1. You can also purchase a Nextcould hosting service, which on one hand may not seem any different from giving your photos over to Google or Apple, but there's a significant difference: Nextcloud storage is demonstrably encrypted, with source code to prove it.
    1. Following the model of open-source software, we can enter our ideas and expressions into public discourse

      This also isn't a well-aligned argument. Articles published in a for-profit journal are entered into the public discourse (although obviously not into the public domain). Unless public means "without cost", which I don't think it does.

      We might want to broaden this to include open-access, which is specific to publication models.

    1. Our team is building open source community tools and Svelte fits our identity as an independent labor of love with an organic community.
    2. With some frameworks, you may find your needs at odds with the enterprise-level goals of a megacorp owner, and you may both benefit and sometimes suffer from their web-scale engineering. Svelte’s future does not depend on the continued delivery of business value to one company, and its direction is shaped in public by volunteers.
    1. The settlement of the res-titution claims made by the Italian government against the Metropolitan Museum of Art in New York, the Getty Museum in Malibu, and the Cleveland Museum of Art and the return to Italy of looted antiquities raise ques-tions about the integrity of some museum directors and trustees – well-informed people whom one would expect to be the guardians and defenders of the past, not par-ticipants in the commercial processes which lead to its destruction.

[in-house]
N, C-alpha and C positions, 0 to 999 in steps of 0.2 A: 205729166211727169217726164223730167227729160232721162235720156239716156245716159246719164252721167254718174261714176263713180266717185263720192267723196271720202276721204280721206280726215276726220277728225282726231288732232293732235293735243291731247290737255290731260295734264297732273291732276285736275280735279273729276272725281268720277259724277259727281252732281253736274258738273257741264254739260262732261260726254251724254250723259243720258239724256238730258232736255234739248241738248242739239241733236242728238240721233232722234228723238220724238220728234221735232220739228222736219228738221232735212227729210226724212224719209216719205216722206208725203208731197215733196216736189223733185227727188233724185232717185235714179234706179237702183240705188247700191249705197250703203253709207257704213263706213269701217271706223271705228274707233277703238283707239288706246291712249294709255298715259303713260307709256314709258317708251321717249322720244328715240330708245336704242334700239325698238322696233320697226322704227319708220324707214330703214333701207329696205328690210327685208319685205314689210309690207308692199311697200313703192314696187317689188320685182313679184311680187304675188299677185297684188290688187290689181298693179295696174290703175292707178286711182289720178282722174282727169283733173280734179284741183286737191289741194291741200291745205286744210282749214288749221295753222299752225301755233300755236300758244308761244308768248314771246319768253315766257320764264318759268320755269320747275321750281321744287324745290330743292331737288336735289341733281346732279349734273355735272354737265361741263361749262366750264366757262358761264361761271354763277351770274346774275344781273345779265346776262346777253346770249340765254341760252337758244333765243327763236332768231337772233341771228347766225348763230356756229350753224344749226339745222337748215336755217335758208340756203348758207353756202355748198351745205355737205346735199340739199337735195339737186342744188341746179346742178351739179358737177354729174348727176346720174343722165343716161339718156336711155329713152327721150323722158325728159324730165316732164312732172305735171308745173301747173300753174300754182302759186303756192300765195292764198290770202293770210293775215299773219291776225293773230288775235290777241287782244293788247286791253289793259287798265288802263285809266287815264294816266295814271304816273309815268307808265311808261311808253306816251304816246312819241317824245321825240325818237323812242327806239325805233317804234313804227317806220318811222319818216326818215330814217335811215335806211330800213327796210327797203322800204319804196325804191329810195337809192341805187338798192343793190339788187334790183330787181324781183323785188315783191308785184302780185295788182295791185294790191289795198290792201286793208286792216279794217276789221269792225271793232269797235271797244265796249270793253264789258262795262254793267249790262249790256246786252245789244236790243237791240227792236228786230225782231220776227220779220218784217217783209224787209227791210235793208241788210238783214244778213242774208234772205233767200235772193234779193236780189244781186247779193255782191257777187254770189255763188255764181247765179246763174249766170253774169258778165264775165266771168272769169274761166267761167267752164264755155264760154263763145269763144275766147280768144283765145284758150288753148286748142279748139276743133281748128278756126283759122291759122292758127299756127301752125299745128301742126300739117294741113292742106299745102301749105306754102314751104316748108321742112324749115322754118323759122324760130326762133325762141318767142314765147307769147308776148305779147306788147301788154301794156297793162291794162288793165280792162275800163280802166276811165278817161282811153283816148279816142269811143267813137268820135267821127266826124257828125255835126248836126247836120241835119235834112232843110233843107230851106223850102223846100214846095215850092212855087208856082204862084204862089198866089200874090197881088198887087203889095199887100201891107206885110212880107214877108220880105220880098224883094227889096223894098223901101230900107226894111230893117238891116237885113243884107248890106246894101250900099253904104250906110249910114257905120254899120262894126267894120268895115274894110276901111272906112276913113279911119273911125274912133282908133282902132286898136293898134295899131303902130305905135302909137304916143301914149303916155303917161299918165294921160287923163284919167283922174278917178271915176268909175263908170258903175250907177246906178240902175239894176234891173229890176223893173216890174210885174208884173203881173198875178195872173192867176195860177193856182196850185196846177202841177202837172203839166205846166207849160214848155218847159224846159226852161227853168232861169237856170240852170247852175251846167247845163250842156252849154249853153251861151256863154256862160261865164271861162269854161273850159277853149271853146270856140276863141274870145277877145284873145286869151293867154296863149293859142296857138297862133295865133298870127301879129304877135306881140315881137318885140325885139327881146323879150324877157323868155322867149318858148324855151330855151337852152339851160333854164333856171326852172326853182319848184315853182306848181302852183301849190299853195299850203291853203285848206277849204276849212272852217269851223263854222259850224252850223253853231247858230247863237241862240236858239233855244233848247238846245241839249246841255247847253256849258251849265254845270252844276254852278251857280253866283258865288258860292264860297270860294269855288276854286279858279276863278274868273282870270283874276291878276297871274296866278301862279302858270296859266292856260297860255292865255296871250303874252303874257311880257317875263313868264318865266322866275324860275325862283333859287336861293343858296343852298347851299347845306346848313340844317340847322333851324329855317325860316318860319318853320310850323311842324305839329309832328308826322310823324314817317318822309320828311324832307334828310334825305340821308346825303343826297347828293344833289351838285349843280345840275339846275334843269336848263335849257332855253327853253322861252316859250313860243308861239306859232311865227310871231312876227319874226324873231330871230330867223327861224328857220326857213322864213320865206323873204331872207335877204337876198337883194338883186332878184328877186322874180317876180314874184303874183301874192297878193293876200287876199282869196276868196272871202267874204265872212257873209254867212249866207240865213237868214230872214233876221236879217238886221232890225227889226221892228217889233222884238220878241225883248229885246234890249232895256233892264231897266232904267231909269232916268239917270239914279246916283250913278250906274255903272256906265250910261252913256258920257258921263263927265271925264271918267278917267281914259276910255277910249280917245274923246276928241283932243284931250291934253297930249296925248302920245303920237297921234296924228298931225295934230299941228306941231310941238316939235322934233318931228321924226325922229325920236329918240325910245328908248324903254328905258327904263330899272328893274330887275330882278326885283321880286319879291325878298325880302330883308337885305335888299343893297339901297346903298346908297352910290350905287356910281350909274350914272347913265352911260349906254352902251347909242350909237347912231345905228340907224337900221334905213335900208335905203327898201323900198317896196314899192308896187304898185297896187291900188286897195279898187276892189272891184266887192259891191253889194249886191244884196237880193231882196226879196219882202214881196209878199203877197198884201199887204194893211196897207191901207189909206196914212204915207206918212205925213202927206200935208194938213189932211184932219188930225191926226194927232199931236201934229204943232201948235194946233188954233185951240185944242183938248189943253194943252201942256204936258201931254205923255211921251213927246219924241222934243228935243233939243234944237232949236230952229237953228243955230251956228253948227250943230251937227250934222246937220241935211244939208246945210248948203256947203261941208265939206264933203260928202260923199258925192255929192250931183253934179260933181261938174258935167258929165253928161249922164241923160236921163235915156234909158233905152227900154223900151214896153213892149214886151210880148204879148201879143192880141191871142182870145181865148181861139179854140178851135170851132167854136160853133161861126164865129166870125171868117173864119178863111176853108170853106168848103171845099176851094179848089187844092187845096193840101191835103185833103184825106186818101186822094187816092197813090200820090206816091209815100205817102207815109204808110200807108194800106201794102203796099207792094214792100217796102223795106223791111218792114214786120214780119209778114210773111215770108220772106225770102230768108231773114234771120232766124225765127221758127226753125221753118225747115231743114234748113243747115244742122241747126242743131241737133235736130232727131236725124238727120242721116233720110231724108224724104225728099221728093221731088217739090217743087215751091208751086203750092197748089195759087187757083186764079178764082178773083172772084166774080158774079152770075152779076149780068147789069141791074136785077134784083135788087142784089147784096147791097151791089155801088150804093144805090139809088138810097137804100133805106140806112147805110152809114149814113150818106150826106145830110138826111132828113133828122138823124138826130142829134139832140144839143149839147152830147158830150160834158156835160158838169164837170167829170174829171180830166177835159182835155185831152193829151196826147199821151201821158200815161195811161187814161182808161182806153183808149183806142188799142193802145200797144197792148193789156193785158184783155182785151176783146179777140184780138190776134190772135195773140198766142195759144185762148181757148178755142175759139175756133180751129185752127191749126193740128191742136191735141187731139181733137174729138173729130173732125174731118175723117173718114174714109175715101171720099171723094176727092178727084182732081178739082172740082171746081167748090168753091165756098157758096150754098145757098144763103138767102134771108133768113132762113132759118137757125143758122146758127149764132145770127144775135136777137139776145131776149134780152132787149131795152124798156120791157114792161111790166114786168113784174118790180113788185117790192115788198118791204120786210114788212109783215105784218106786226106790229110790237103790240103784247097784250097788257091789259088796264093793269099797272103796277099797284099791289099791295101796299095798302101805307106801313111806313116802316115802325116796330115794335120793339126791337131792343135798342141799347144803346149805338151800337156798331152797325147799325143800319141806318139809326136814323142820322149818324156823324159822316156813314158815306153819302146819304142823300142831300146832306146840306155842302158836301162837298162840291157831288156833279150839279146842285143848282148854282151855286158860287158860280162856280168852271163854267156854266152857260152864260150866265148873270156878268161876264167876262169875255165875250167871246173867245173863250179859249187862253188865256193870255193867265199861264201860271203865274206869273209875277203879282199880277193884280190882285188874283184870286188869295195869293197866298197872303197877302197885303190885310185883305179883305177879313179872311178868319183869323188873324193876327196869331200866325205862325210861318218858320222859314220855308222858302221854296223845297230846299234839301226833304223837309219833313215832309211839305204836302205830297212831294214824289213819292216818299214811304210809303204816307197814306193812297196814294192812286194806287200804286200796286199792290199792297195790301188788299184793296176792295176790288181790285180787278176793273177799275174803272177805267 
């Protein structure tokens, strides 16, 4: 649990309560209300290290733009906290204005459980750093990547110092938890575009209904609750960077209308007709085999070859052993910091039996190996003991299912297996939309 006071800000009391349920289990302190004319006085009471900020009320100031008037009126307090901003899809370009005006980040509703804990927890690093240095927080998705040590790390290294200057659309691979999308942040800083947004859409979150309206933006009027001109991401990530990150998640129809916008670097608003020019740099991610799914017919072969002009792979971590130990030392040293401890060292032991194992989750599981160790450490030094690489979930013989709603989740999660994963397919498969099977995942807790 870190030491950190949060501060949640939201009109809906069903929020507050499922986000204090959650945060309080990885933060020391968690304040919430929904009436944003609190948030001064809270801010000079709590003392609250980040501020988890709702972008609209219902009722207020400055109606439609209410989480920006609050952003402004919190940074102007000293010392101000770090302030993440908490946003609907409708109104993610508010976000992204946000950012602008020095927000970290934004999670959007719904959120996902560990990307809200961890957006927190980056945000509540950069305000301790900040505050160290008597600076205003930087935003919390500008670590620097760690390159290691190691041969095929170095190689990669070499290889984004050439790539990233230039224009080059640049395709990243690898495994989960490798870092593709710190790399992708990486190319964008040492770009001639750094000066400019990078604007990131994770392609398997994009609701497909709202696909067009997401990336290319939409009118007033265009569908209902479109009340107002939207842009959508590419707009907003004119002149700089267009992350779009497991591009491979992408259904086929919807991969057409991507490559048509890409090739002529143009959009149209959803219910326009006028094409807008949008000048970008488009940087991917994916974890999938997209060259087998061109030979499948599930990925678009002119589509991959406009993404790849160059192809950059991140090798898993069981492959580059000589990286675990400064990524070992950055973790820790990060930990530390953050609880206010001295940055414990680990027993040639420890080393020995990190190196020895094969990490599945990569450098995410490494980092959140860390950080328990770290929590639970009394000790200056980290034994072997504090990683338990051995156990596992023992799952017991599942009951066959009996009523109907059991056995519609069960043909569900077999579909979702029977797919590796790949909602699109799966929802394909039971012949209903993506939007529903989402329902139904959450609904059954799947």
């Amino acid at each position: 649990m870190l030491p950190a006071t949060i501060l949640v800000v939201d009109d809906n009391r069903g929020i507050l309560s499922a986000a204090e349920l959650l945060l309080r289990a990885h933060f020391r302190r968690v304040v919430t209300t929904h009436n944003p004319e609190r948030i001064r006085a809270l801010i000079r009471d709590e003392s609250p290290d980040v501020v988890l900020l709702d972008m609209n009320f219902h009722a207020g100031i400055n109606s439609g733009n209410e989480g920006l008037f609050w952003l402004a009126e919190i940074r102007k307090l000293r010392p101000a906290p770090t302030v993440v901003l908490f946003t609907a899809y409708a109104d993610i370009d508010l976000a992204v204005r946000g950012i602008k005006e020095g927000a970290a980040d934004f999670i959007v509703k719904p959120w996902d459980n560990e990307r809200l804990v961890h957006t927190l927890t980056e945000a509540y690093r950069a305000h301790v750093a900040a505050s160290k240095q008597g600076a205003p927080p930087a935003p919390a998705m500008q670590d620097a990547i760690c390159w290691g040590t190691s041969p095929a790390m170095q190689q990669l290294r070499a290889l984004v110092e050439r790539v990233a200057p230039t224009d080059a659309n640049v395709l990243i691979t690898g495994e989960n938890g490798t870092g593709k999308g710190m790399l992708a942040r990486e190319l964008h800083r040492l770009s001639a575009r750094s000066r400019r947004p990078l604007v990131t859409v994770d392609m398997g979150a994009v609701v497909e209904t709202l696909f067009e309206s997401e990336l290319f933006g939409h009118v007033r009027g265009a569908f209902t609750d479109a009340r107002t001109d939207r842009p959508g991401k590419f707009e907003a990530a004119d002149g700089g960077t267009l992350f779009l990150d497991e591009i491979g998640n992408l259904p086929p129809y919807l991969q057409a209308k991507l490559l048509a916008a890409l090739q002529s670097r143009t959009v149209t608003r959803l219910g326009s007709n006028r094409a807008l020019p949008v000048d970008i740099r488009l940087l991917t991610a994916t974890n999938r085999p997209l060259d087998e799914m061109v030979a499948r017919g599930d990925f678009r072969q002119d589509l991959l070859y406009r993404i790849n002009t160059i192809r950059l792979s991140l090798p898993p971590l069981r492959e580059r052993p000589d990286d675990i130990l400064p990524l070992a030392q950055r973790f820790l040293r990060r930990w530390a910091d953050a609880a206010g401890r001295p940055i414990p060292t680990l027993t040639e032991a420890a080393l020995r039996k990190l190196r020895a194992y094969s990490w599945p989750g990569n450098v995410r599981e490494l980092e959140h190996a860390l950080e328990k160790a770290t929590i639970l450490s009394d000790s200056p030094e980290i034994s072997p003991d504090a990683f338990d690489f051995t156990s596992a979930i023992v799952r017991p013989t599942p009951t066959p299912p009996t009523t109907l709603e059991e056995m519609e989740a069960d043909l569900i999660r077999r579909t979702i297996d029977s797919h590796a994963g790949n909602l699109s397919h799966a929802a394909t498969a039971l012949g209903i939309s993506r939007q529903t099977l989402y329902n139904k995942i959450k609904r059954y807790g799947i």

The museum directors definitely should know and have some subject area expertise here, but likely the trustees wouldn't have. While the museum directors should educate them, the financial position the trustees have will almost always tend to drown out the better angels of the museum directors who rely on those trustees' support.

      Part of the question is how to redesign the structural support underpinning the system to help ensure more ethical outcomes.

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  4. Nov 2020
    1. In Rust, we use the "No New Rationale" rule, which says that the decision to merge (or not merge) an RFC is based only on rationale that was presented and debated in public. This avoids accidents where the community feels blindsided by a decision.
    2. I'd like to go with an RFC-based governance model (similar to Rust, Ember or Swift) that looks something like this: new features go through a public RFC that describes the motivation for the change, a detailed implementation description, a description on how to document or teach the change (for kpm, that would roughly be focused around how it affected the usual workflows), any drawbacks or alternatives, and any open questions that should be addressed before merging. the change is discussed until all of the relevant arguments have been debated and the arguments are starting to become repetitive (they "reach a steady state") the RFC goes into "final comment period", allowing people who weren't paying close attention to every proposal to have a chance to weigh in with new arguments. assuming no new arguments are presented, the RFC is merged by consensus of the core team and the feature is implemented. All changes, regardless of their source, go through this process, giving active community members who aren't on the core team an opportunity to participate directly in the future direction of the project. (both because of proposals they submit and ones from the core team that they contribute to)
    3. So I propose having the repo in place, and using it for targeted proposals where we really want feedback from early users, and hold off formalising anything more until early next year, as you said.